Transparency: A Key for Your Effectiveness

Roger Schwarz

Transparency has recently become a popular topic in business as organizations seek to build (or rebuild) trust with customers, shareholders, and employees. Whether you are a leader, consultant, facilitator or a team member, being transparent can help you build relationships and create positive results in ways you didn’t think possible.

Transparency is explaining why you do, think or say things. If I say to you, “Can you tell me whether you’ve sent out the sales report I assigned to you? I’m asking because I have some revised figures that I want to give you if it’s not too late,” what I said after the word “because” is being transparent. By simply sharing the reason for my question, I’m providing you with important relevant information that helps us address the subject and builds trust.

By being transparent, I get an opportunity to create shared understanding between us. If I don’t explain myself, you will guess (infer) why I’m asking you about the report. Chris Argyris’ research and our consulting, coaching and facilitation experience tell us that if you’re feeling threatened or put on the spot, your guess will probably include negative inferences about me. You might infer that I’m asking you because I’m concerned you haven’t met my deadline for sending out the report. If you inferred this, you might also incorrectly infer that I don’t trust you. You can see how not being transparent can quickly create mistrust.

So why would you not be transparent?

Sometimes we’re not transparent simply because we believe that the meaning behind our behavior is obvious and therefore needs no explanation. But we overlook that it’s obvious to us only because we have access to our private reasoning! In these situations, it means recognizing that unless you publicly explain your private reasoning, you are taking a risk that others will misinterpret your behavior. This is a relatively easy change to make if you are willing to share what you’re thinking.

But sometimes we’re not transparent because we want to hide what we are thinking, including the strategy we are using to have the conversation.

This usually happens because we are trying to unilaterally control the conversation to achieve our desired outcome and/or trying to minimize the expression of negative feelings. One of my favorite examples of this is the sandwich approach to feedback. Many managers are taught to use the sandwich approach to feedback when they have some negative feedback to give. They start with and end with positive feedback, “sandwiching” the negative feedback in between. The reasoning underlying this strategy is that starting off on a positive note makes the person more comfortable and makes it easier to hear the feedback; ending on a positive note maintains their self-esteem and reduces their potential anger.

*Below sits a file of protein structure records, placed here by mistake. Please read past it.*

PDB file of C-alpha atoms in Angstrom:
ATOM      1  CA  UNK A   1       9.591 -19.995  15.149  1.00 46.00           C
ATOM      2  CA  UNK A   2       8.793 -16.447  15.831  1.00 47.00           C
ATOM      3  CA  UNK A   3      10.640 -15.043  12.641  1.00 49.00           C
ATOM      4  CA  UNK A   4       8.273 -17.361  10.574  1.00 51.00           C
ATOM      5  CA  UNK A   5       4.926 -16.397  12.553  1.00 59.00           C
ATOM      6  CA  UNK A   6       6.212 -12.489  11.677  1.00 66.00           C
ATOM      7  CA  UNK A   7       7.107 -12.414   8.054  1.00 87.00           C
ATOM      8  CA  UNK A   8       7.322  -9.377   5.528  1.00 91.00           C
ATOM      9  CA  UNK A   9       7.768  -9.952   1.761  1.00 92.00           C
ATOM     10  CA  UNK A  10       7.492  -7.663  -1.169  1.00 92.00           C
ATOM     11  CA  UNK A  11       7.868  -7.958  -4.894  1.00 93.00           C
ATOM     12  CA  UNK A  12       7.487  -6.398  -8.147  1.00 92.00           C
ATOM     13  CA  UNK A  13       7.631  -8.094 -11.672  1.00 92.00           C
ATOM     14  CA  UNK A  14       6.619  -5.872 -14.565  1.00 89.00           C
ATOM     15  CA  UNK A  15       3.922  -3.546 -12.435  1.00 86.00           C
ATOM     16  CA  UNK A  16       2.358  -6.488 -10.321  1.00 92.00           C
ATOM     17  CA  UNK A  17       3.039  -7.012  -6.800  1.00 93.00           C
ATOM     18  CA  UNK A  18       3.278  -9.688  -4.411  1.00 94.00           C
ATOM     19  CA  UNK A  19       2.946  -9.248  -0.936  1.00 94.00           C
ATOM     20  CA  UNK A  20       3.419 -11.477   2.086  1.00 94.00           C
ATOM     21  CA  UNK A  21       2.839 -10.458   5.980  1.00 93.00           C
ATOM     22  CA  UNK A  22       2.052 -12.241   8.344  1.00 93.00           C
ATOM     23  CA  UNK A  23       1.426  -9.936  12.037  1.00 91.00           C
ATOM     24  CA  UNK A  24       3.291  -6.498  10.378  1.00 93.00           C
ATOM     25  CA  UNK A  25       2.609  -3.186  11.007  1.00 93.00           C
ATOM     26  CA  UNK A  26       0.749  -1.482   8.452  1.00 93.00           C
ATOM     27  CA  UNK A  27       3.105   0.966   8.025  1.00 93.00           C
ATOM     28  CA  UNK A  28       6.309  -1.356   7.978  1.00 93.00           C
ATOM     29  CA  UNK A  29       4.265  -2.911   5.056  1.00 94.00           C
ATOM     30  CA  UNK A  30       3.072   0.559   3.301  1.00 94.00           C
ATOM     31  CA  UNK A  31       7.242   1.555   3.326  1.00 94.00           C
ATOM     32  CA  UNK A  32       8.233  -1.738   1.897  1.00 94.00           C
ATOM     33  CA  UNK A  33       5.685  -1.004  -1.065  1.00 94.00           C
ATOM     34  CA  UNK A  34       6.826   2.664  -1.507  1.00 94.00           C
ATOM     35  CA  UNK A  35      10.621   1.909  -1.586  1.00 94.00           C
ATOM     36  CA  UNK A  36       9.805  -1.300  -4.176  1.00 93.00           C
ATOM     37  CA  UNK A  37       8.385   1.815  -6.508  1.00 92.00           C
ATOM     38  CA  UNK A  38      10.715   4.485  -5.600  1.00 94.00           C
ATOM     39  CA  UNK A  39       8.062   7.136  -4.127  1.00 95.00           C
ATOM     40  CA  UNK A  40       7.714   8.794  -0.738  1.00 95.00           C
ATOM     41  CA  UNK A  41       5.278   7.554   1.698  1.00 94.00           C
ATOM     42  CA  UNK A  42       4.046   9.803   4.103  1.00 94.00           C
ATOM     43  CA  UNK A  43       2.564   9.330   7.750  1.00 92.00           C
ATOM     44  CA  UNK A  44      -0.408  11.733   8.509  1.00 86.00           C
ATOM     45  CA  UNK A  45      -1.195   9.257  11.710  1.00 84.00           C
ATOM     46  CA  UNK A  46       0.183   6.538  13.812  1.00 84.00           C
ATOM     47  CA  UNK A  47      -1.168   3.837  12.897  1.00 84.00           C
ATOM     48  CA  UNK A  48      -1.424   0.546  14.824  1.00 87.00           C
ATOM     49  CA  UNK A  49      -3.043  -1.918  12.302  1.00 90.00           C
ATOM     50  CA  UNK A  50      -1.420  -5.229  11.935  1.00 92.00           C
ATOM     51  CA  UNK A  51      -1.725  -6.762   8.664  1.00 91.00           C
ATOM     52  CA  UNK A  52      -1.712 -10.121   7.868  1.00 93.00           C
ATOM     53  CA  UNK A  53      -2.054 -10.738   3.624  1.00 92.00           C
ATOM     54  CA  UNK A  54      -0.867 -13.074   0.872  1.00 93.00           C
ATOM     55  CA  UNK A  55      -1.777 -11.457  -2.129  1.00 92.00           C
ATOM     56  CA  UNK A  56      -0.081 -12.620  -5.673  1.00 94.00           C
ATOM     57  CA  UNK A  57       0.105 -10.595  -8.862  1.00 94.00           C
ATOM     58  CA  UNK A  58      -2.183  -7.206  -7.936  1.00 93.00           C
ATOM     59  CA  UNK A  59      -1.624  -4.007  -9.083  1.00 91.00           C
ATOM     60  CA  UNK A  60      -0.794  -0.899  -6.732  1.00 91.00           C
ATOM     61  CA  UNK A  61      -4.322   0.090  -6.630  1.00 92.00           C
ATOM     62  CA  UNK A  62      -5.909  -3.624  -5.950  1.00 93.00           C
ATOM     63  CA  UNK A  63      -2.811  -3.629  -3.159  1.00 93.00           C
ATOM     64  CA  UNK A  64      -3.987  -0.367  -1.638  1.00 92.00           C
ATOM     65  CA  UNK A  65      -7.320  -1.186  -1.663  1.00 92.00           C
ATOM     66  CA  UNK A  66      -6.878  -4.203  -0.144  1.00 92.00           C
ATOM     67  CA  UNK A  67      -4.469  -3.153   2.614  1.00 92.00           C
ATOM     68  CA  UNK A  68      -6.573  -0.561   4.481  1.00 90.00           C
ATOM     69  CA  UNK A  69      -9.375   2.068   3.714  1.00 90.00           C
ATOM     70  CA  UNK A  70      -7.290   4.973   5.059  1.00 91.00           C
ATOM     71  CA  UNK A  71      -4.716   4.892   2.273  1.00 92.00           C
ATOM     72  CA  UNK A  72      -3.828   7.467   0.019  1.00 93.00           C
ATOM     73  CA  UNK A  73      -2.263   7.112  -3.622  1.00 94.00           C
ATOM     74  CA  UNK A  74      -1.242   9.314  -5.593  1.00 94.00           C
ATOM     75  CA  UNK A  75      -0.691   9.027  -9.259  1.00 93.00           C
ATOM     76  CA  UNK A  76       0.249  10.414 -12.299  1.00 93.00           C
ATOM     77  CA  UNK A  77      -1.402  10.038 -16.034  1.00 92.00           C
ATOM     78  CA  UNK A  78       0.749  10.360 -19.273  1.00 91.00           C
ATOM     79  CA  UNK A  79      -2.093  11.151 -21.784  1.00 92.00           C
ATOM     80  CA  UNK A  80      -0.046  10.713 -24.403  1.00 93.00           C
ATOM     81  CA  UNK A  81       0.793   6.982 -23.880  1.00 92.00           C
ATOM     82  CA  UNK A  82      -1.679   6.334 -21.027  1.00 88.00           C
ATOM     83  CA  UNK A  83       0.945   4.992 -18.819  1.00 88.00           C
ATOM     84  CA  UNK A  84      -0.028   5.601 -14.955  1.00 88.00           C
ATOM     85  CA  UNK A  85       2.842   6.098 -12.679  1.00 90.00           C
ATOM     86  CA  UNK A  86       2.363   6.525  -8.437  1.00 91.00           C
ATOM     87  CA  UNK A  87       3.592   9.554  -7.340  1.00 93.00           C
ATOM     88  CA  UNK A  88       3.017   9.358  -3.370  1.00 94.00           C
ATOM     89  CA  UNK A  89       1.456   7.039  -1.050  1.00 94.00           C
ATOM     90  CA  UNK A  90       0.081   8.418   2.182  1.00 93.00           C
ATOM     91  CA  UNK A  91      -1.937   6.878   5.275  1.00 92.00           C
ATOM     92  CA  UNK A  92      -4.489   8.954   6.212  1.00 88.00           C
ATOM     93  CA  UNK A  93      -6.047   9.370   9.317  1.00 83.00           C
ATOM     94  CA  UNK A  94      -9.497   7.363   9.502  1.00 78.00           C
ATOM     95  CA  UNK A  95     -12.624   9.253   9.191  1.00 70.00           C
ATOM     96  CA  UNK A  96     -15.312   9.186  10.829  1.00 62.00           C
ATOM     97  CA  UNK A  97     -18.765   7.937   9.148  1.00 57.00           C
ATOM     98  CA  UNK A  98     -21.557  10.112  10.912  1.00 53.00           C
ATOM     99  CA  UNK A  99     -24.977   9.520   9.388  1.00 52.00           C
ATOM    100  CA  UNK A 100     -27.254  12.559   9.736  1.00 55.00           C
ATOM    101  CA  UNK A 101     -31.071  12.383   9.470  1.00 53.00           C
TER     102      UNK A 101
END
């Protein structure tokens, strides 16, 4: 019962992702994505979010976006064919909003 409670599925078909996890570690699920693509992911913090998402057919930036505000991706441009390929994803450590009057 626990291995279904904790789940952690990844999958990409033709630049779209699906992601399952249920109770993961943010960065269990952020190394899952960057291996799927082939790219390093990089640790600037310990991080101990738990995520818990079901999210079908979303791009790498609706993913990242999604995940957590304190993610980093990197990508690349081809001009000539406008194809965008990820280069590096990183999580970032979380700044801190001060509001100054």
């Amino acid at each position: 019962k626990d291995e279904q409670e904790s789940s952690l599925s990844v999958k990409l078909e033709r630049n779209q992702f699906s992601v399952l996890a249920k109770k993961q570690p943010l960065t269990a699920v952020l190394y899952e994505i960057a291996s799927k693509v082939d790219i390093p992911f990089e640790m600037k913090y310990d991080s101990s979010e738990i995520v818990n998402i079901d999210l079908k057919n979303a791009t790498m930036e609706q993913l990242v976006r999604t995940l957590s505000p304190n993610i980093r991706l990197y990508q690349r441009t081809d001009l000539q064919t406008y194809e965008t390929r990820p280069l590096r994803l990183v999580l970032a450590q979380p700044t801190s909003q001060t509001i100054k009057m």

We use a simple and powerful thought experiment that helps us figure out if we’re about to use a manipulative strategy. We call this the transparency test: Identify your strategy and imagine yourself explaining your strategy out loud to the person or people you’re working with, and asking their permission to use it. In the feedback example, you would say, “Lee, I called you in here to give you some negative feedback and I want to let you know my strategy for doing this. First, I’m going to give you some positive feedback to make you feel more comfortable and get you ready for the negative feedback, because I think you’re going to get defensive. Then, I’ll give you the negative feedback, which is why I called you in here today. Finally, I’ll give you some more positive feedback so you’ll feel better about yourself and won’t be as angry with me. Will that work for you, Lee?” If you find yourself laughing at the absurdity of what you’re thinking – or if you’re thinking “I could never share that strategy,” you’ve probably identified a unilateral control strategy that keeps you from being transparent. We usually keep our unilateral control strategies private because they only work \when others don’t know what we’re doing or when they agree to play along. The solution here is not simply being transparent; it’s shifting your thinking so you begin using strategies that become more effective when you share them with others.

When we’re transparent we share information that makes us more accountable to others.

Originally published June 2005